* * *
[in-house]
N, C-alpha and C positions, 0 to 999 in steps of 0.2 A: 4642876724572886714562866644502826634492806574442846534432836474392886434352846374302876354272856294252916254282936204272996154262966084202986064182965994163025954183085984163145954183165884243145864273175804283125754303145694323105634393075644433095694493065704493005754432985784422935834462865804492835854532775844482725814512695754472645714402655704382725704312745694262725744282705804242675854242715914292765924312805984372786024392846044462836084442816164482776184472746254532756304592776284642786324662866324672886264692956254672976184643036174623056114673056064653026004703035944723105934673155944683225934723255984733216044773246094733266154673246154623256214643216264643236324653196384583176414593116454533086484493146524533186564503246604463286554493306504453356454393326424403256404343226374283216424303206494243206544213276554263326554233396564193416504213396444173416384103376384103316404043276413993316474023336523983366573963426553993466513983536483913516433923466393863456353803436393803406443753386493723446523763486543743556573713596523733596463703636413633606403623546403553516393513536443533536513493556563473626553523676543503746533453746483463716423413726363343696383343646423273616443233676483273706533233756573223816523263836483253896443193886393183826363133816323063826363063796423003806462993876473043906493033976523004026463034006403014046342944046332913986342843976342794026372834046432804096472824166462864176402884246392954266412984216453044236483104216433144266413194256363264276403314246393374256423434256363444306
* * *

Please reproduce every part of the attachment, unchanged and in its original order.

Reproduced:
[in-house]
N, C-alpha and C positions, 0 to 999 in steps of 0.2 A: 4642876724572886714562866644502826634492806574442846534432836474392886434352846374302876354272856294252916254282936204272996154262966084202986064182965994163025954183085984163145954183165884243145864273175804283125754303145694323105634393075644433095694493065704493005754432985784422935834462865804492835854532775844482725814512695754472645714402655704382725704312745694262725744282705804242675854242715914292765924312805984372786024392846044462836084442816164482776184472746254532756304592776284642786324662866324672886264692956254672976184643036174623056114673056064653026004703035944723105934673155944683225934723255984733216044773246094733266154673246154623256214643216264643236324653196384583176414593116454533086484493146524533186564503246604463286554493306504453356454393326424403256404343226374283216424303206494243206544213276554263326554233396564193416504213396444173416384103376384103316404043276413993316474023336523983366573963426553993466513983536483913516433923466393863456353803436393803406443753386493723446523763486543743556573713596523733596463703636413633606403623546403553516393513536443533536513493556563473626553523676543503746533453746483463716423413726363343696383343646423273616443233676483273706533233756573223816523263836483253896443193886393183826363133816323063826363063796423003806462993876473043906493033976523004026463034006403014046342944046332913986342843976342794026372834046432804096472824166462864176402884246392954266412984216453044236483104216433144266413194256363264276403314246393374256423434256363444306